by Angela Frakes
Walking into Fourth Coast, a café open twenty-four hours a day, one would not immediately notice that there is an art show currently installed. The overall aesthetic of the café is not disturbed by the twelve screenprints hanging around the room in simple frames.  Local artist and musician Mark Andrew Morris’ show entitled Sleep Will Come, open through June, initially seems to be an understated series of simple prints made for the space. The pieces are accompanied very minimally by a stack of business cards with the artist’s name and email address, as well as a small list of prices. However, when the visitor acclimates to the space and is able to inspect the images with more attention, the screenprints become objects that push the viewer to contemplate what other universe solitude and sleep might transport us to—through the juxtaposition of banal objects and a surrealist aesthetic.
Morris’ screenprints are very cleanly rendered and simple, and in some ways reminiscent of cartoons. He uses very few screens for each image; the most he incorporates is five. This means that the images comprise at most six colors (including the paper beneath). One of the reasons that the pieces blend in so well with the space is because he uses the same color scheme as the café walls – light teal, pale yellow, orange-y salmon, agave – even referencing a section of exposed brick. The cartoonish, “wall art” quality of this work could make it easily ignored since it could be mistaken as purely decorative. This work might, unfortunately, lose a lot of its meaning if it were hung in a gallery space or museum. It is too closely tied to the fact that it is in a coffee shop, visible twenty-four hours a day. Contemplating the images, however, the viewer is able to consider the function of sleep and its implications, in dreams and alternative realities.
I would like to consider briefly this work in the context of Christine Ross’ theories on contemporary art and depression in The Aesthetics of Disengagement. In this book she discusses the implications of depression upon contemporary art, and contemporary art upon the viewer in a state of depression. She categorizes part of this relationship as disengagement, where art “enact[s] depression … discursively, structurally, formally, and symptomatically.”  In Morris’ work I see this idea of disengagement accentuated in the lack of human presence and absence of consciousness, played out in the clean lines and mundane objects. Formally, his compositions are sparse and the medium renders the objects represented cartoonish and far from realistic. Symptomatically, Morris’ work provides images of depressive states, which could mean fatigue, loneliness, or abandonment, through its formal qualities and its subject matter. This displaces the viewer as a disengaged element, removed from the surreal imagery because the lack of human presence is so prominent.
The subject matter of the pieces varies: a bed in a warped room; a door ajar; a leaf-blower disconnected from a power outlet and seemingly alive; broken eggshells; an empty parking lot. There is a sense of abandonment and a very prominent feeling of a dreamlike state, whether it be sleep-induced or in death, fantasy or reality. The presence of humans is clear since he draws mostly man-made objects and spaces, but the lack of human presence is accentuated since the objects, left alone, seem to come to life. The monochrome The Clock Strikes Three shows a room devoid of furniture with a large clock on the wall. The lack of human presence is striking, since without a sign of human activity there is no way to assign meaning to the fact that it is 3:00. Is it 3:00 in the morning? Is it in the middle of the afternoon? Morris does not give any visual cues, playing with the idea that lack of human presence emphasizes the surreality of a scene and the autonomy of the objects within it.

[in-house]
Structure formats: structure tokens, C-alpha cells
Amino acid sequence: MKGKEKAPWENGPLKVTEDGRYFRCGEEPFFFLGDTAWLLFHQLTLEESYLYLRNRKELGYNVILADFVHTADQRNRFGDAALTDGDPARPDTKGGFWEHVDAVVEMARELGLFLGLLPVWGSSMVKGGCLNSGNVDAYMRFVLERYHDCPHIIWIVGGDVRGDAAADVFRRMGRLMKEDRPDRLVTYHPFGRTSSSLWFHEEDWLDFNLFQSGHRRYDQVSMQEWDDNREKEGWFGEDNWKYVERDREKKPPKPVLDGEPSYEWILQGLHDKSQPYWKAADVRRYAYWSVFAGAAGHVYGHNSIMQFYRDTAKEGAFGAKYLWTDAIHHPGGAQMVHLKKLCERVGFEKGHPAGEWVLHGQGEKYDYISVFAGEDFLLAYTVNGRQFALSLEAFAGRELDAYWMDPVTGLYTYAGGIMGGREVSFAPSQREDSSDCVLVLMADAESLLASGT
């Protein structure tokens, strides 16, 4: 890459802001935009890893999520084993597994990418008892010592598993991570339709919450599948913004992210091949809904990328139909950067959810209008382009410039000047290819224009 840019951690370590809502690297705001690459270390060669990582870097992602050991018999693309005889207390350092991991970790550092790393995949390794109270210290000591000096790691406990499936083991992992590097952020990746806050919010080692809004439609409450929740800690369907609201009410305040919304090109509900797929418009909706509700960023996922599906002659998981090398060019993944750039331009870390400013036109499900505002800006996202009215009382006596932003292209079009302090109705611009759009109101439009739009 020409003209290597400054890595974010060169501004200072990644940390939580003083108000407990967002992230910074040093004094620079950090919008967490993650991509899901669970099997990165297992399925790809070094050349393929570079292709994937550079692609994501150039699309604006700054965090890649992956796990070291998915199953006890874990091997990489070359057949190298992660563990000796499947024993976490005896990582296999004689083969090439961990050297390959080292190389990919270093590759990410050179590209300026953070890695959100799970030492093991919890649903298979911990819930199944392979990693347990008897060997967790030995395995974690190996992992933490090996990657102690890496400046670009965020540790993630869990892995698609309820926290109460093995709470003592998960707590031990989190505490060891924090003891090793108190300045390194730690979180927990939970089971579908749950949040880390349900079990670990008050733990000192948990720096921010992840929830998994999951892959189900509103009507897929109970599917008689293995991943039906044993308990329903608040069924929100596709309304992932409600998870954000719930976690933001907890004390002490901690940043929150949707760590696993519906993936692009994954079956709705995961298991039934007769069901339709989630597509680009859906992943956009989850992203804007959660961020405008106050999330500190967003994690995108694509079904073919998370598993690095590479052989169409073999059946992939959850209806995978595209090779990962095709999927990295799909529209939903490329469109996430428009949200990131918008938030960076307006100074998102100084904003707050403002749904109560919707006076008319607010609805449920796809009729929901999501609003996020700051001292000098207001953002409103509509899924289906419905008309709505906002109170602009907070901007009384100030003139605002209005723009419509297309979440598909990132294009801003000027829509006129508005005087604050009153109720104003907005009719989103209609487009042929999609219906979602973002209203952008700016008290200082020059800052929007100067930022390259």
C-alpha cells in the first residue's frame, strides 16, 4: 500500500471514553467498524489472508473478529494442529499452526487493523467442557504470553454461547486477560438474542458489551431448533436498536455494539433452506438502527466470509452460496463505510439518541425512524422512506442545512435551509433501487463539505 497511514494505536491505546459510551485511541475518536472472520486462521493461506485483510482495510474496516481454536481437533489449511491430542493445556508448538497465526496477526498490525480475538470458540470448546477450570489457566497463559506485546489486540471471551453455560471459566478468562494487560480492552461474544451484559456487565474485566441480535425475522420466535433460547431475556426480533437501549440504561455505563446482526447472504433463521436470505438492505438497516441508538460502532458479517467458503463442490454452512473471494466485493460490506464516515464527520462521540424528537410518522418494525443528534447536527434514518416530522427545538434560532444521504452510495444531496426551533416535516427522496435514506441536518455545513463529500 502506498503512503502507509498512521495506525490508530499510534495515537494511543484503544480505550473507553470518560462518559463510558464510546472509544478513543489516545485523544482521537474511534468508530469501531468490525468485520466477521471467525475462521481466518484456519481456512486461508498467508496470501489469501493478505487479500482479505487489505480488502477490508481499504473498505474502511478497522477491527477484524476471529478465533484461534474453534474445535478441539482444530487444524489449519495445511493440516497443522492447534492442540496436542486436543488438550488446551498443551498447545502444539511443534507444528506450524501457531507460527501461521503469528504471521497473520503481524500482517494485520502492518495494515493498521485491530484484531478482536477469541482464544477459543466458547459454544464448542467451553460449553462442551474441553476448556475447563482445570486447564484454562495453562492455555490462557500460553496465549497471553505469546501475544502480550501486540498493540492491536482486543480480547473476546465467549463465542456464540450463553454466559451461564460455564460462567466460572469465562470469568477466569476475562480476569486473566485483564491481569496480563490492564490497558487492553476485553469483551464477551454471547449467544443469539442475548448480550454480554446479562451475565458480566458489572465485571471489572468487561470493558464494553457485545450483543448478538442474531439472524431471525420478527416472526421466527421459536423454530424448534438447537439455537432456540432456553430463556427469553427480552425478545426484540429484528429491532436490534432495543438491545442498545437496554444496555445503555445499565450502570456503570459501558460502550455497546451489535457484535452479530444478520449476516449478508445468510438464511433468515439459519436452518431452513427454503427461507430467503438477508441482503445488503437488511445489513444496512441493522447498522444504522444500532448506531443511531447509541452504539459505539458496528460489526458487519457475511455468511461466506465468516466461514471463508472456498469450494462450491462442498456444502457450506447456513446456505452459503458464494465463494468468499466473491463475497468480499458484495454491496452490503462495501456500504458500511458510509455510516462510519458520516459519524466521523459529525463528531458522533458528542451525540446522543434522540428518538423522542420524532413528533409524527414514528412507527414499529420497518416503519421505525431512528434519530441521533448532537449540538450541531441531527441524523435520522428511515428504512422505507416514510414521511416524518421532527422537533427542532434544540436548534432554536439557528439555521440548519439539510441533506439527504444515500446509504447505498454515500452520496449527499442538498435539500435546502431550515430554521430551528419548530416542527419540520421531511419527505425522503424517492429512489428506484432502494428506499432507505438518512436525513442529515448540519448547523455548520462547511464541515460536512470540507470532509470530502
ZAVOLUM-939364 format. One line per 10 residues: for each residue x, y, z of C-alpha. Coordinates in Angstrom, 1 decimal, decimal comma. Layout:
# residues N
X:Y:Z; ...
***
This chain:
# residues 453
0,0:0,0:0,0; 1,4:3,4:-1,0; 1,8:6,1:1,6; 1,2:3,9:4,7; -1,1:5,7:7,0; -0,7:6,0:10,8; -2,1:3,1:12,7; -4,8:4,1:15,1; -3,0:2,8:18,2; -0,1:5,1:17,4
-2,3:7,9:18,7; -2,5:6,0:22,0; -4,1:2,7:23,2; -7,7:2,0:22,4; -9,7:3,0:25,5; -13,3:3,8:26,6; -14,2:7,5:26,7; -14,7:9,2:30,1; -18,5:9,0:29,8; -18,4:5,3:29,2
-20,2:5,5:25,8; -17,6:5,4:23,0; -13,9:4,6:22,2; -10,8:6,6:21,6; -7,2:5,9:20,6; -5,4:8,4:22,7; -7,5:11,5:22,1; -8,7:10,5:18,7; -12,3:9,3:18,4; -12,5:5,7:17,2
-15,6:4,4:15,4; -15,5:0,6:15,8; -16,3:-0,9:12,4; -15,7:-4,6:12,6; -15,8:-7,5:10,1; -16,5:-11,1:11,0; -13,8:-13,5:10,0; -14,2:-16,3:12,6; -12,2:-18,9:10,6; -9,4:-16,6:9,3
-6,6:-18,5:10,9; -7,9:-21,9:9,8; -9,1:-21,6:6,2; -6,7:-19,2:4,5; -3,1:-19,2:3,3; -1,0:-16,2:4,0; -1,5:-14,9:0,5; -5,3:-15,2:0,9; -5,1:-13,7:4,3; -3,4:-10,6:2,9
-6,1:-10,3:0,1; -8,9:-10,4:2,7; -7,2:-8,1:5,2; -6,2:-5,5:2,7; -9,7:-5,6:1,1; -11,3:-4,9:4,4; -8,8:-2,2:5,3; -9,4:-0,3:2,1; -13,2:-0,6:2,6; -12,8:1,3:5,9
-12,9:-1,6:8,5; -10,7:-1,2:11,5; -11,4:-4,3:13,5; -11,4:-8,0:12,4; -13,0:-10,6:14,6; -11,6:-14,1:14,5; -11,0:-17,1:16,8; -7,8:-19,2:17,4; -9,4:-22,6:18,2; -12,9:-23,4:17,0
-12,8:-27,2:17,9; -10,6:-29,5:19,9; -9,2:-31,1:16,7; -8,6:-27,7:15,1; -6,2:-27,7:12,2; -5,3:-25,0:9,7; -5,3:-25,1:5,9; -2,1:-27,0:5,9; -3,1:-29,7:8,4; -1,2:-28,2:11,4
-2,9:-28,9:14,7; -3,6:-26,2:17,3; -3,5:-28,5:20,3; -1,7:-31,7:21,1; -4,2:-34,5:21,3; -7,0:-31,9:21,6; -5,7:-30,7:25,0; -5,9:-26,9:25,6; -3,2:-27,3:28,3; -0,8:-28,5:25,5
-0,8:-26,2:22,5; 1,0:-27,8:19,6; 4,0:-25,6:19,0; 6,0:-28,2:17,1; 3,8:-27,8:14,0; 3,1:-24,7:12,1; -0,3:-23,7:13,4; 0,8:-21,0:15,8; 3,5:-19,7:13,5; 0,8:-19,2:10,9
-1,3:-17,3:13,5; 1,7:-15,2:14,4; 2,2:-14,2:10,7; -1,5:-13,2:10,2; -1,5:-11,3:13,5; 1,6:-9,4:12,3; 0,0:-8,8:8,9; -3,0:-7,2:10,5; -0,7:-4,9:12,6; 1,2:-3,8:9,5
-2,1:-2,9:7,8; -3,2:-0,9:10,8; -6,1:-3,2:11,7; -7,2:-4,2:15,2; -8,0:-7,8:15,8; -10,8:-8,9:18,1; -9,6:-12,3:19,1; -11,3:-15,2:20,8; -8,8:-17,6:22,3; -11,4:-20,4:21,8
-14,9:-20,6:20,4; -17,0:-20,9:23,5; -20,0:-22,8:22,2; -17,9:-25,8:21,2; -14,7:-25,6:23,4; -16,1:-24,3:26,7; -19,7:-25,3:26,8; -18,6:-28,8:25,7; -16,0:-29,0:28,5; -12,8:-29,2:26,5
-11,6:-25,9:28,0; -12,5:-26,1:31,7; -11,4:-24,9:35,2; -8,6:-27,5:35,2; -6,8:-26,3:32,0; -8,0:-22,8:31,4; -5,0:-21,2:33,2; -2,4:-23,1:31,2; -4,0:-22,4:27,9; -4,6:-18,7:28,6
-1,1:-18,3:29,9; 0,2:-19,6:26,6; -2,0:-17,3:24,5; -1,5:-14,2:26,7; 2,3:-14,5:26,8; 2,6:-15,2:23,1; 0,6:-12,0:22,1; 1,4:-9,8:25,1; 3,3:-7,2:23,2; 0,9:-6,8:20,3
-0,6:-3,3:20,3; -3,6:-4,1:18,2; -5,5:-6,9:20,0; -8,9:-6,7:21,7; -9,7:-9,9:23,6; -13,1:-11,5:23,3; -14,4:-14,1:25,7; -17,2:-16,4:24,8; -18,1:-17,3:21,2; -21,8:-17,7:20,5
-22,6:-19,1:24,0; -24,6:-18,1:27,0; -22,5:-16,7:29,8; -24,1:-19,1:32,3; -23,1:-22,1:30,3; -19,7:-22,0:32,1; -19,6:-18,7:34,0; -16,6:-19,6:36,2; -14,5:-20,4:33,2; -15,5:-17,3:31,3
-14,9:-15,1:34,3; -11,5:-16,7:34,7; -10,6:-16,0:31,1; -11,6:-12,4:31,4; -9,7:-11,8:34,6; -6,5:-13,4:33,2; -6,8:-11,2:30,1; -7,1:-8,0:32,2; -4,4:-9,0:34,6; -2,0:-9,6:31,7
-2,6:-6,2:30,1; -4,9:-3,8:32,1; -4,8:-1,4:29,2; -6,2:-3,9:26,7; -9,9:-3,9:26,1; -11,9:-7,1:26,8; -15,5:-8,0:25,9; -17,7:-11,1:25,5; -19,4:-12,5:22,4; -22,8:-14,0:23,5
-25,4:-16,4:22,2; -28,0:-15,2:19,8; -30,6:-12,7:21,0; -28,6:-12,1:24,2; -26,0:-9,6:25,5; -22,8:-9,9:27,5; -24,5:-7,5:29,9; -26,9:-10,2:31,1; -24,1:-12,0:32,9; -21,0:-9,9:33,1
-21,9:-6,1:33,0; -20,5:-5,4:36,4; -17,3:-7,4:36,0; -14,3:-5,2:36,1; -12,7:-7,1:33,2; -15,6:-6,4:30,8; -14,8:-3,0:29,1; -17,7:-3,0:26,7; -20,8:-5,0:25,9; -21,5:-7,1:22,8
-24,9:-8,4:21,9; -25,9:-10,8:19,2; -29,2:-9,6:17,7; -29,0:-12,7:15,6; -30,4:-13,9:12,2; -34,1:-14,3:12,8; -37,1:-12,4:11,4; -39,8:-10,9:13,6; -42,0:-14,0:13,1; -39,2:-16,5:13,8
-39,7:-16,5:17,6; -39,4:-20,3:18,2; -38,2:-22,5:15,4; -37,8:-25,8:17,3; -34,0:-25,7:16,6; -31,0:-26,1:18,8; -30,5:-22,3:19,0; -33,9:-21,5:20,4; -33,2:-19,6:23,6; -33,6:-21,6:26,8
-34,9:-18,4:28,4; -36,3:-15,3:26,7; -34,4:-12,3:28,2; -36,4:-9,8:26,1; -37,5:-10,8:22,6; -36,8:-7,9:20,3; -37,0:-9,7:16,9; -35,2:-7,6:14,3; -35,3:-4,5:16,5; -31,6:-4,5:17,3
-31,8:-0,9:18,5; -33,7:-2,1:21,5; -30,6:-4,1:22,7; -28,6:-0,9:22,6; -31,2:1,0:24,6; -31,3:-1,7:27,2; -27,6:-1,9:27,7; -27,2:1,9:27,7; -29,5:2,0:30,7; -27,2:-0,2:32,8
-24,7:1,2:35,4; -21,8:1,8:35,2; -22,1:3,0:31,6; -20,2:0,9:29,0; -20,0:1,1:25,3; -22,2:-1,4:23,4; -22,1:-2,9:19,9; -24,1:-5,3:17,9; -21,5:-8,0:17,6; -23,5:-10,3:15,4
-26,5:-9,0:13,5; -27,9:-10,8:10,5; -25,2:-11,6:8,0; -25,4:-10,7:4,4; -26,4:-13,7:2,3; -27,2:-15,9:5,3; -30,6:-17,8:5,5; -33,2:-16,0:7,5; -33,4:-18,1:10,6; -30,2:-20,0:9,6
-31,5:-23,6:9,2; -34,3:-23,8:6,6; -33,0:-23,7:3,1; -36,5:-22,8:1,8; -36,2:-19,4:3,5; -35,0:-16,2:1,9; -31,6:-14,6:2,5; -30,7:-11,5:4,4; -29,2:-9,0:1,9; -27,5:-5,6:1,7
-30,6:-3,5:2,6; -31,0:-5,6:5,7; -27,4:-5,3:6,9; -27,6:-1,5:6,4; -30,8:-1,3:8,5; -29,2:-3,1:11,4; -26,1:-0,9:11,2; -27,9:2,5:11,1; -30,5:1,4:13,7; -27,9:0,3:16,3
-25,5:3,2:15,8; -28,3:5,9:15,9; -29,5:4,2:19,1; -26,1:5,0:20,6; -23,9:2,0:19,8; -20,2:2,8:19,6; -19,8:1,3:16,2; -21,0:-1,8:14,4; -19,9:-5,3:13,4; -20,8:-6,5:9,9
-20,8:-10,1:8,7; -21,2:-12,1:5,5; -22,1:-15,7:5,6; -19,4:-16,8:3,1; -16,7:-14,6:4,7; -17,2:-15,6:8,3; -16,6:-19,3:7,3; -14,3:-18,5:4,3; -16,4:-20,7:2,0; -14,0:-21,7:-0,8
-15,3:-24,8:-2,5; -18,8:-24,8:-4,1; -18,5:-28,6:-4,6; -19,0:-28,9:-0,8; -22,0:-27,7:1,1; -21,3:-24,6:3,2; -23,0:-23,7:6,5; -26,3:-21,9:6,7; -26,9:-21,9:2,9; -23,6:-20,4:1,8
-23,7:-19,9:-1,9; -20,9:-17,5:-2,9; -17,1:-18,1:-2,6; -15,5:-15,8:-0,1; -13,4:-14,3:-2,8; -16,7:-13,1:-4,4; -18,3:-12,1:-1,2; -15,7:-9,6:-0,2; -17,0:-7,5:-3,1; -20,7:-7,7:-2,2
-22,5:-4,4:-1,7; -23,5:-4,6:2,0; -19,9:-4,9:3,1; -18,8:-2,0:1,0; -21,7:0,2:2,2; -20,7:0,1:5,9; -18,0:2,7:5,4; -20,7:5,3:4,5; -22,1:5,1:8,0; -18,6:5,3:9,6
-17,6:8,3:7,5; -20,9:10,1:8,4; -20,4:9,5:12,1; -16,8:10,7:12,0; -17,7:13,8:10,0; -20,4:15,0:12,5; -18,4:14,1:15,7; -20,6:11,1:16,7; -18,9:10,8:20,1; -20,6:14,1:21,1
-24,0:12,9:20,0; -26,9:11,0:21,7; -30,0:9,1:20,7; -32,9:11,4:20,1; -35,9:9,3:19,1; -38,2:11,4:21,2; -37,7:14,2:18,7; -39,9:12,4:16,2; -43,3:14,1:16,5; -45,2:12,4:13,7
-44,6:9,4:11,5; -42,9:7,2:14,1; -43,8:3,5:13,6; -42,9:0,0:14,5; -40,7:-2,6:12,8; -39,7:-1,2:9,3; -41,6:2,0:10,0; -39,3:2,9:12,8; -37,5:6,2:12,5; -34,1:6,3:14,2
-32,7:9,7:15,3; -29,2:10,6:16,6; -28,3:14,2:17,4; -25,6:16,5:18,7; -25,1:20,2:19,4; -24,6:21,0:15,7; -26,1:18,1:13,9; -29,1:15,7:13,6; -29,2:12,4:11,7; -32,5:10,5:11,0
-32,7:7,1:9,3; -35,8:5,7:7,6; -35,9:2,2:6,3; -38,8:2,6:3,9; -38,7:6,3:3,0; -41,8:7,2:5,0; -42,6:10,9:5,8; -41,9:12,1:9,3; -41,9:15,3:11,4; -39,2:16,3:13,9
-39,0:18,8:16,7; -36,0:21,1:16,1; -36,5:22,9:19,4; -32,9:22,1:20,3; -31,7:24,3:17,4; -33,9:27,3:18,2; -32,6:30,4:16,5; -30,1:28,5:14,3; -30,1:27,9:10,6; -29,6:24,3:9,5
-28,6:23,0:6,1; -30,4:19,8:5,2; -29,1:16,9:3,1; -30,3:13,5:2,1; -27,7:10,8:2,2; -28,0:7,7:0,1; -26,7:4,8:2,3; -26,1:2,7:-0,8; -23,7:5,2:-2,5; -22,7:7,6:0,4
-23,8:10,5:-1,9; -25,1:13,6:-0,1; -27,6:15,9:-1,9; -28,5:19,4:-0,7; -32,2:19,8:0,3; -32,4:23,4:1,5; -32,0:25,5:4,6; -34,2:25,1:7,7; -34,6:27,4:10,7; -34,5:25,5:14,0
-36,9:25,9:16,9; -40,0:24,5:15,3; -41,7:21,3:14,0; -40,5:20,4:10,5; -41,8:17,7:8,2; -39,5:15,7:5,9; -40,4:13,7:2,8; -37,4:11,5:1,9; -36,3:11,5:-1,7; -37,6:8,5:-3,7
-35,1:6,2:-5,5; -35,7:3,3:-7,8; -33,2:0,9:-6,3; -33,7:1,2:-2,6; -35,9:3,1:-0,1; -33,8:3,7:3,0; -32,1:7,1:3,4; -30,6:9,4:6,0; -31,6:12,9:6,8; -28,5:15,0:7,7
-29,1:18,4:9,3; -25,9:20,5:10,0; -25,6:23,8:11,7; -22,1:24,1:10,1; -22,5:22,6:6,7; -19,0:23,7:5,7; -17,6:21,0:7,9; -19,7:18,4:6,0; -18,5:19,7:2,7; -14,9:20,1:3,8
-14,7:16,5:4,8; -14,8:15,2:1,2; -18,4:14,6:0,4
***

The theme of time is carried on through the piece 2:45 AM, which is simply an unmade bed on a floor that is warped in waves. 2:45 AM is certainly a time when one should be sleeping; however, unlike many other public venues with art on display, Fourth Coast is open through the night. Therefore it is entirely possible that someone would see this piece at 2:45 AM. For this reason, this entire series, Sleep Will Come, fits this space well. A variety of people will see the pieces in different states of mind. Grabbing coffee to wake up in the early morning, eating breakfast or lunch later in the day, staying up all night to study while your roommate is sleeping. The dreamlike, surreal quality of 2:45 AM is carried throughout the show, with emphasis on the banal and mundane aspects of life that might come to life in certain situations, in sleep or in fatigue; in loneliness or solitude; in reality or not.
In using banal objects in his prints that seem to blend in with the space, Morris provides an outlet for the observant coffee shop visitor to contemplate the reason why she is in the space. The title, Sleep Will Come, is reassuring but also daunting; especially when paired with some haunting images that recall nightmares, uncomfortable fatigue, or insomnia. The abandonment and disengagement so prominent in the images is evident not just in the subject matter but also in the entire context of the show within the coffee shop, and it serves to create a space where the state of sleep is distant but tangible.
 Keeney Swearer gives an interesting analysis of coffee shop art in his essay titled “Presentation in Alternative Gallery Spaces.” comment with a K, 7 May 2012, https://commentwithak.wordpress.com/2012/05/07/presentation-in-alternative-gallery-spaces/.
 Christine Ross, The Aesthetics of Disengagement: Contemporary Art and Depression (Minneapolis: University of Minnesota Press: 2006), xviii.